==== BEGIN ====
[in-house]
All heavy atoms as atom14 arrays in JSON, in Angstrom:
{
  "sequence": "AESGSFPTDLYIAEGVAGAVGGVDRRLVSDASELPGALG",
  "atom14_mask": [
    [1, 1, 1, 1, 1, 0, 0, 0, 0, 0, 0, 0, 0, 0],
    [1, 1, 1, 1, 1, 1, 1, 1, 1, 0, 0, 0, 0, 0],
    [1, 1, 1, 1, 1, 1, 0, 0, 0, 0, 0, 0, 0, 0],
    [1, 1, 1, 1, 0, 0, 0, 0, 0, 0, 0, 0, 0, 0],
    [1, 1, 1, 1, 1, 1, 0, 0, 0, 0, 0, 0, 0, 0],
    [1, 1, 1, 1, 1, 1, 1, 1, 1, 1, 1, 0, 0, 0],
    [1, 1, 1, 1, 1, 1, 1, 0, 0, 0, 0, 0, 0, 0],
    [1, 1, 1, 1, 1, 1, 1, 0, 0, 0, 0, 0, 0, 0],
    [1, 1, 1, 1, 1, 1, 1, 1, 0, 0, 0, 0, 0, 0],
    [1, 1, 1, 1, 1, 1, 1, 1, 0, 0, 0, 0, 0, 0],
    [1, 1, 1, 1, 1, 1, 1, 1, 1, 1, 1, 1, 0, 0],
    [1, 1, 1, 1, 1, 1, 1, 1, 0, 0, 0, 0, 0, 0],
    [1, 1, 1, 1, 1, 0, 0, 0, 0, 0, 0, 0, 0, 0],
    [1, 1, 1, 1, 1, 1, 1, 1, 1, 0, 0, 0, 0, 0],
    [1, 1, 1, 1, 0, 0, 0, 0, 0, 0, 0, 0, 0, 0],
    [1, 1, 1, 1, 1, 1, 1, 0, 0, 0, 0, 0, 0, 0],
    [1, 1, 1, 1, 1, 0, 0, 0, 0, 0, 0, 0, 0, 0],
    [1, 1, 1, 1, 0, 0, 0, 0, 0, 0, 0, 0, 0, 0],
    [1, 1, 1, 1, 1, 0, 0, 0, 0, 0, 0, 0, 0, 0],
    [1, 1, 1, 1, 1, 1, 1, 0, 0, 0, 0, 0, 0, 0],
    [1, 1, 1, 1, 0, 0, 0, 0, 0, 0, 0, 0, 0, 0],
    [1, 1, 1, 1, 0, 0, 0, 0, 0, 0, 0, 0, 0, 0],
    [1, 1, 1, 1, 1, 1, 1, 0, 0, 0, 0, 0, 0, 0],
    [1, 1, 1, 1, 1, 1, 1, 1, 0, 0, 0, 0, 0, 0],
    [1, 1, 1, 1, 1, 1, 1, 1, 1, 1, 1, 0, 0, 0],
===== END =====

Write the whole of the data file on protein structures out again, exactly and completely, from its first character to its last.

[in-house]
All heavy atoms as atom14 arrays in JSON, in Angstrom:
{
  "sequence": "AESGSFPTDLYIAEGVAGAVGGVDRRLVSDASELPGALG",
  "atom14_mask": [
    [1, 1, 1, 1, 1, 0, 0, 0, 0, 0, 0, 0, 0, 0],
    [1, 1, 1, 1, 1, 1, 1, 1, 1, 0, 0, 0, 0, 0],
    [1, 1, 1, 1, 1, 1, 0, 0, 0, 0, 0, 0, 0, 0],
    [1, 1, 1, 1, 0, 0, 0, 0, 0, 0, 0, 0, 0, 0],
    [1, 1, 1, 1, 1, 1, 0, 0, 0, 0, 0, 0, 0, 0],
    [1, 1, 1, 1, 1, 1, 1, 1, 1, 1, 1, 0, 0, 0],
    [1, 1, 1, 1, 1, 1, 1, 0, 0, 0, 0, 0, 0, 0],
    [1, 1, 1, 1, 1, 1, 1, 0, 0, 0, 0, 0, 0, 0],
    [1, 1, 1, 1, 1, 1, 1, 1, 0, 0, 0, 0, 0, 0],
    [1, 1, 1, 1, 1, 1, 1, 1, 0, 0, 0, 0, 0, 0],
    [1, 1, 1, 1, 1, 1, 1, 1, 1, 1, 1, 1, 0, 0],
    [1, 1, 1, 1, 1, 1, 1, 1, 0, 0, 0, 0, 0, 0],
    [1, 1, 1, 1, 1, 0, 0, 0, 0, 0, 0, 0, 0, 0],
    [1, 1, 1, 1, 1, 1, 1, 1, 1, 0, 0, 0, 0, 0],
    [1, 1, 1, 1, 0, 0, 0, 0, 0, 0, 0, 0, 0, 0],
    [1, 1, 1, 1, 1, 1, 1, 0, 0, 0, 0, 0, 0, 0],
    [1, 1, 1, 1, 1, 0, 0, 0, 0, 0, 0, 0, 0, 0],
    [1, 1, 1, 1, 0, 0, 0, 0, 0, 0, 0, 0, 0, 0],
    [1, 1, 1, 1, 1, 0, 0, 0, 0, 0, 0, 0, 0, 0],
    [1, 1, 1, 1, 1, 1, 1, 0, 0, 0, 0, 0, 0, 0],
    [1, 1, 1, 1, 0, 0, 0, 0, 0, 0, 0, 0, 0, 0],
    [1, 1, 1, 1, 0, 0, 0, 0, 0, 0, 0, 0, 0, 0],
    [1, 1, 1, 1, 1, 1, 1, 0, 0, 0, 0, 0, 0, 0],
    [1, 1, 1, 1, 1, 1, 1, 1, 0, 0, 0, 0, 0, 0],
    [1, 1, 1, 1, 1, 1, 1, 1, 1, 1, 1, 0, 0, 0],